I found a blog this week on what it was like for J.K. Rowling when she was writing the Harry Potter series. I’ll just post part of it here, but for the rest follow this link to the original site: https://thefriendlyeditor.com/2015/06/16/rowling-writing-harry-potter/
What It Was Really Like to Write Harry Potter
First, we need to appreciate how disciplined Rowling had to be to develop her story nugget into seven hefty books. We have to know that she wasn’t lazily sipping mochas for two decades while jotting down a continuous stream of words like the literary Fountain of Youth.
All too often we convince ourselves that we would write more if only we were well-known, or had more money, or could find more time. But none of that is what makes a writer. It’s simply that a writer writes.
Below I’ve compiled the oft-forgotten, non-fairy-tale version of the story behind Harry Potter.
A writer who waits for ideal conditions under which to work will die without putting a word on paper. —E. B. White Tweet
Book One: Harry Potter and the Sorcerer’s Stone
Even though Harry Potter strolled into Rowling’s head fully formed, she still spent several years mapping out the seven books, and then she spent another year writing the first one, Harry Potter and Sorcerer’s Stone. Rowling rewrote Chapter One so many times (upwards of fifteen discarded drafts) that her first attempts “bear no resemblance to anything in the finished book”—which was especially frustrating since Rowling was a single parent and her writing time was entirely contingent on her infant daughter, Jessica.
Whenever Jessica fell asleep in her [stroller], I would dash to the nearest café and write like mad. I wrote nearly every evening. Then I had to type the whole thing out myself. Sometimes I actually hated the book, even while I loved it.
Rowling also had to waste her already limited time on nuisances like re-typing an entire chapter because she changed a paragraph or, even worse, re-typing the entire manuscript because she hadn’t double-spaced it.
Besides writing, Rowling struggled with many personal problems: the death of her mother, estrangement from her father, a volatile and short-lived marriage, a newborn child, life on welfare, and a battle with clinical depression. Unfortunately, Rowling’s support system was nearly nonexistent. She once told a friend about Harry Potter and her friend’s response was typical.
I think she thought I was deluding myself, that I was in a nasty situation and had sat down one day and thought, I know, I’ll write a novel. She probably thought it was a get-rich-quick scheme.
Rowling grappled with suicidal thoughts and eventually turned to therapy for help.
Once the manuscript was finally finished, Rowling collected a dozen rejection letters over a full year before Bloomsbury Publishing picked it up. Even then, Rowling was warned by her literary agent to find a job because her story wasn’t commercial enough to be successful. (“You do realize, you will never make a fortune out of writing children’s books?”)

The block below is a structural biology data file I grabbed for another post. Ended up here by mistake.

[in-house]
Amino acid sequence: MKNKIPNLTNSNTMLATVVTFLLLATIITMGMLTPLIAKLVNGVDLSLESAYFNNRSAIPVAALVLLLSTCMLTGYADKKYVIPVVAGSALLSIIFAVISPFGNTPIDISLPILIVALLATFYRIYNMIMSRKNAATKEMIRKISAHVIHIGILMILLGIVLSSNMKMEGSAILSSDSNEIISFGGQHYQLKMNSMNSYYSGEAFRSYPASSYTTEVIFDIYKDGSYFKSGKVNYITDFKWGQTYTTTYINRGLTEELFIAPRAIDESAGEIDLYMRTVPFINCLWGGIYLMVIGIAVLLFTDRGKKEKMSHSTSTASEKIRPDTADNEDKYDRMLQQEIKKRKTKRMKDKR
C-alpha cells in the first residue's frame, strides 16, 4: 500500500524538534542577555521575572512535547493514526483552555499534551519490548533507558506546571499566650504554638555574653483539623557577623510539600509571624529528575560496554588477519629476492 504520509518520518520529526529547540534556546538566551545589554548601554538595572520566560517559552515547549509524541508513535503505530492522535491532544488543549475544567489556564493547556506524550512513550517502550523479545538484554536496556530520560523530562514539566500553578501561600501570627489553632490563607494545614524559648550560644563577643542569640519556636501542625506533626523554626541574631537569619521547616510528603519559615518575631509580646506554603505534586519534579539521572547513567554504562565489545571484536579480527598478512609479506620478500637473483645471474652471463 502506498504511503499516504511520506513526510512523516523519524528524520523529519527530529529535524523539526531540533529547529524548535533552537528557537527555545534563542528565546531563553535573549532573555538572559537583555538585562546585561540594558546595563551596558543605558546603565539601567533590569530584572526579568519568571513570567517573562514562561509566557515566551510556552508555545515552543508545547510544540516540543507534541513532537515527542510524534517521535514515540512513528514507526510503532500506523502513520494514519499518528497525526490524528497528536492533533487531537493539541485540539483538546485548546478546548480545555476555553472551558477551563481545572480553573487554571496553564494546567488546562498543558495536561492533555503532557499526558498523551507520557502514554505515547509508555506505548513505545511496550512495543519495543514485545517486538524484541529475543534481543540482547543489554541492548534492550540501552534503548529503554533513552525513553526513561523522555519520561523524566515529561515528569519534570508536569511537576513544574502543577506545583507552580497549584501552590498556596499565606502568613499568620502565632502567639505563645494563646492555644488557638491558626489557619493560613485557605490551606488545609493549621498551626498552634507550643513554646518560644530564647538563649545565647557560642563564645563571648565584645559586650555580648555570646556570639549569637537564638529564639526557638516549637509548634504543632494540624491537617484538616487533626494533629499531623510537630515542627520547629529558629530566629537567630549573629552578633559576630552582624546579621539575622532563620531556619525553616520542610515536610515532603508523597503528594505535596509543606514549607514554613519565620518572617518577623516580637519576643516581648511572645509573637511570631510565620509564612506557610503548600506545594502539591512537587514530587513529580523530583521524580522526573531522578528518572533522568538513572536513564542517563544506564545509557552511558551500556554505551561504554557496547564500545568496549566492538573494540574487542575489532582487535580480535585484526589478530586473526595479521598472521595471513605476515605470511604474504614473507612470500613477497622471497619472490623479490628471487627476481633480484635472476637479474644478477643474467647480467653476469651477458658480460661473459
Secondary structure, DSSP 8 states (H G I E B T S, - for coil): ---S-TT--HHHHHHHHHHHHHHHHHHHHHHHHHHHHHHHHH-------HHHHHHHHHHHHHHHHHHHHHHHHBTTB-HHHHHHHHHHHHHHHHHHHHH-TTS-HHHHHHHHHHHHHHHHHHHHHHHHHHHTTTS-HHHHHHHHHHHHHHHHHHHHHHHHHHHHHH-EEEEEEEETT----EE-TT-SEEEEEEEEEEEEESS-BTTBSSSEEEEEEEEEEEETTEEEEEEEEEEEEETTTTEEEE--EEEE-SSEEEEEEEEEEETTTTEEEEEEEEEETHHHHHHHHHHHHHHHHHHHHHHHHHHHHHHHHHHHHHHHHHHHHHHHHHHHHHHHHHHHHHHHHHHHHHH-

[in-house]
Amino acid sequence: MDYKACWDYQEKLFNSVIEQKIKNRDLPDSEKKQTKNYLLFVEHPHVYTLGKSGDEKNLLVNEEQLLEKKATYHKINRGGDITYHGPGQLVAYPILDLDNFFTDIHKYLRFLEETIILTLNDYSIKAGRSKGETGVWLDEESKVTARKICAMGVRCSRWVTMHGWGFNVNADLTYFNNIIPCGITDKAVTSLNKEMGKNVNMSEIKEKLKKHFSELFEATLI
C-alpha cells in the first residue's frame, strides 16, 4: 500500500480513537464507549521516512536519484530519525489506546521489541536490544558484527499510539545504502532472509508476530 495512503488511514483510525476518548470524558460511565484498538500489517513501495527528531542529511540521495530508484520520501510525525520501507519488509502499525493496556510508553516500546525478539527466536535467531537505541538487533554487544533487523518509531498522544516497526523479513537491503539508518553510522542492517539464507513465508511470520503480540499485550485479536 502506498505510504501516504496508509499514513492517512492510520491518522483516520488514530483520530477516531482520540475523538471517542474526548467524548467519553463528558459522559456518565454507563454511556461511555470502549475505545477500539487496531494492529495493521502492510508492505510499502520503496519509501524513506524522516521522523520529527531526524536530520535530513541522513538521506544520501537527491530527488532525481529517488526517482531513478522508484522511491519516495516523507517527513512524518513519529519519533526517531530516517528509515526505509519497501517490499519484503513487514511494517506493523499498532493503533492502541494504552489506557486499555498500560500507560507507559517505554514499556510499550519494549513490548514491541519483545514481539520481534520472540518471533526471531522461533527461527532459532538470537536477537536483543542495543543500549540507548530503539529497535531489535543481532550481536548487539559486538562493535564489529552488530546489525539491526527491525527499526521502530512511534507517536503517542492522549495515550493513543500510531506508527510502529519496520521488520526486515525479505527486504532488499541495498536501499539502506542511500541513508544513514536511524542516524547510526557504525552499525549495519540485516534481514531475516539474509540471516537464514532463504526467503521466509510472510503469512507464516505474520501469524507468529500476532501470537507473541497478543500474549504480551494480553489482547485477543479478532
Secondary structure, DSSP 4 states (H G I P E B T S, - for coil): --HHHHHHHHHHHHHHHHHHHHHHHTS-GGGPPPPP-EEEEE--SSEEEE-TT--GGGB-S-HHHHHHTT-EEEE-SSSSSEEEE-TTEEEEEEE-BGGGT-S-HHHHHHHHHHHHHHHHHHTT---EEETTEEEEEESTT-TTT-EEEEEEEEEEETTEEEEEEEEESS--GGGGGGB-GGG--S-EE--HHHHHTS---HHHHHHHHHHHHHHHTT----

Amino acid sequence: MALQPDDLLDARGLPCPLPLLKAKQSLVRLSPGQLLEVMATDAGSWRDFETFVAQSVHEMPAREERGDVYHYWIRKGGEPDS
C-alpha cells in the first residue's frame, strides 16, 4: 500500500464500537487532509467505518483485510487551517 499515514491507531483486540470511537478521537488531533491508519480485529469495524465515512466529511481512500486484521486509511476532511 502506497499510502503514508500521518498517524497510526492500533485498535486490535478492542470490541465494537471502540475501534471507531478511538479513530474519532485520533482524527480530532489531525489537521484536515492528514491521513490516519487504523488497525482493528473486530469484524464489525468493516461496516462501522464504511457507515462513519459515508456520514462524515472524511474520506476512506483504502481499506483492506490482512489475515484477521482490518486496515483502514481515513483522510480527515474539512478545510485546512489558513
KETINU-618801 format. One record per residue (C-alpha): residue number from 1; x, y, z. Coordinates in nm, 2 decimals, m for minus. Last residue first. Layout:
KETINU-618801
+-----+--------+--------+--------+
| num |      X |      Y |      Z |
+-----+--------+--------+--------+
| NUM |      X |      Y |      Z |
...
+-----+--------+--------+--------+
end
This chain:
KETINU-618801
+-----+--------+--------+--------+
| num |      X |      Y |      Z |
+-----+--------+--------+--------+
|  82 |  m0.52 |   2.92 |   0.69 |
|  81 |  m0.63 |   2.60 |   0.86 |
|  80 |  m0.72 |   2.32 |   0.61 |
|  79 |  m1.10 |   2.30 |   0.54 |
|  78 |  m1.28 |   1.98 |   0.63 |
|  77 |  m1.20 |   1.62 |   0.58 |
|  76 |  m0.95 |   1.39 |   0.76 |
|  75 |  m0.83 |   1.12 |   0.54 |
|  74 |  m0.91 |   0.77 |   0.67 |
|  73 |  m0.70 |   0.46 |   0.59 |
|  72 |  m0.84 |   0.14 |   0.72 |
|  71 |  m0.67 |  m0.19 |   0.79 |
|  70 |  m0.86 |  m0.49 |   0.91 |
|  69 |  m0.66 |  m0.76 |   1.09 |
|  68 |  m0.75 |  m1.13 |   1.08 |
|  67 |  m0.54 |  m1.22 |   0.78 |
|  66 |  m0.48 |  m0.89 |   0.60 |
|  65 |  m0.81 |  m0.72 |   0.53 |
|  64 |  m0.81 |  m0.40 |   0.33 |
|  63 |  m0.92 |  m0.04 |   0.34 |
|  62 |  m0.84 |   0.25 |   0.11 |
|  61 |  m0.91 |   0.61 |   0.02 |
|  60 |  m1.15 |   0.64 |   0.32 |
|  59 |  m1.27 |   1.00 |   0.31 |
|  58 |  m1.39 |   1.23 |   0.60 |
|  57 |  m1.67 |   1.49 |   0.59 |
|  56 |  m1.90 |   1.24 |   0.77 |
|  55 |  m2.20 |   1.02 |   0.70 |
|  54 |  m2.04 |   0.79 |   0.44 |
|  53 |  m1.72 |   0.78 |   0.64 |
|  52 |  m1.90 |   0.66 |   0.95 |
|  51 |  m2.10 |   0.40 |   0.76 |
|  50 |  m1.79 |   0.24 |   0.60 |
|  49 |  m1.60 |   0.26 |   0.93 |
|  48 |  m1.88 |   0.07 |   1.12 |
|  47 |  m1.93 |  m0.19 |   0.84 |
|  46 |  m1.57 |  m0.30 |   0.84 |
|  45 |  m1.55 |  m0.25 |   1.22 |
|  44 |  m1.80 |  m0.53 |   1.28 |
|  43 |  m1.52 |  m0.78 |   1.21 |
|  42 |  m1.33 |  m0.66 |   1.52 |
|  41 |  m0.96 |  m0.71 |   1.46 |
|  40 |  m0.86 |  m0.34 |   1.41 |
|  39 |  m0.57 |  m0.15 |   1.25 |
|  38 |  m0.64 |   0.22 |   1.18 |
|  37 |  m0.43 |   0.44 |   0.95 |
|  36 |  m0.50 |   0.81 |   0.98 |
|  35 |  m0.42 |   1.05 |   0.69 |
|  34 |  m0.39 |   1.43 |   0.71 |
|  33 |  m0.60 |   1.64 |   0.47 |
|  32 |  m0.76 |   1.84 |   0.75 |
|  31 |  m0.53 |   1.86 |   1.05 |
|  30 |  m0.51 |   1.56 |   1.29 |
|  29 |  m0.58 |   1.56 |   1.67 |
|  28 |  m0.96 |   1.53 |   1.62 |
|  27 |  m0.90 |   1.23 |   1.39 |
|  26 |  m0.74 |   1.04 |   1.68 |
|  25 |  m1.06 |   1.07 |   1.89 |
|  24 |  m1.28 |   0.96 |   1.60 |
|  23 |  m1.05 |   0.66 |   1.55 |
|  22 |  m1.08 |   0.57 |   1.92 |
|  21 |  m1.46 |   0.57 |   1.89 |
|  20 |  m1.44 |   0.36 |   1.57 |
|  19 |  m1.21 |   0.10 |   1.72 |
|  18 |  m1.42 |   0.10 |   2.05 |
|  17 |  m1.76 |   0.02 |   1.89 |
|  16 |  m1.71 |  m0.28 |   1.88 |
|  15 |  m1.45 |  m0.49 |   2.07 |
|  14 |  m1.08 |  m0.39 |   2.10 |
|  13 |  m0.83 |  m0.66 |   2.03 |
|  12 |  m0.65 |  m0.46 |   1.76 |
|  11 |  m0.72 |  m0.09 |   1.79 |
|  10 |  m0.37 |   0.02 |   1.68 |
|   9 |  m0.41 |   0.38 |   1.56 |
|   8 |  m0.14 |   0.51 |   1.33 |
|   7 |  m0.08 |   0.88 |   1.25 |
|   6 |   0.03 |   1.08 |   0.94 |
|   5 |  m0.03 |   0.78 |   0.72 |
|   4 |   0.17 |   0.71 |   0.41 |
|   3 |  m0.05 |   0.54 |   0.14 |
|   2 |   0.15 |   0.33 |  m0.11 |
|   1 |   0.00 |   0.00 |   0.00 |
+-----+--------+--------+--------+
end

Bloomsbury’s expectations of Harry Potter were so low that its initial print was only five hundred copies—three hundred of which were donated to public libraries.
Rowling’s first royalty check was six hundred pounds. A year later, she was a millionaire.
You’d fail only if you stop writing. —Ray Bradbury Tweet
Book Two: Harry Potter and the Chamber of Secrets
Both Rowling’s agent and Bloomsbury Publishing had to (happily) eat their words. Harry Potter and the Sorcerer’s Stone was so popular in the U.K. that Scholastica paid an unprecedented $105,000 for the American rights to the series. Rowling, however, still faced major frustrations.
For one, Rowling didn’t believe her success would stick. While writing Chamber of Secrets, she worked as a full-time French teacher (while still caring for her now-toddler daughter).
Rowling also suffered from her first and only debilitating bout of writer’s block.
I had my first burst of publicity about the first book and it paralysed me. I was scared the second book wouldn’t measure up . . .
Other lucrative contracts rolled in after Scholastica, which pulled Rowling out of poverty but also forced incredible pressure on her “to fulfill expectations.” Furthermore, the sudden deluge of money brought on a “tsunami of requests.” Everyone was asking Rowling for a financial leg up, and she panicked.
I was completely overwhelmed. I suddenly felt responsible in many different ways. . . . I was downright paranoid that I would do something stupid . . .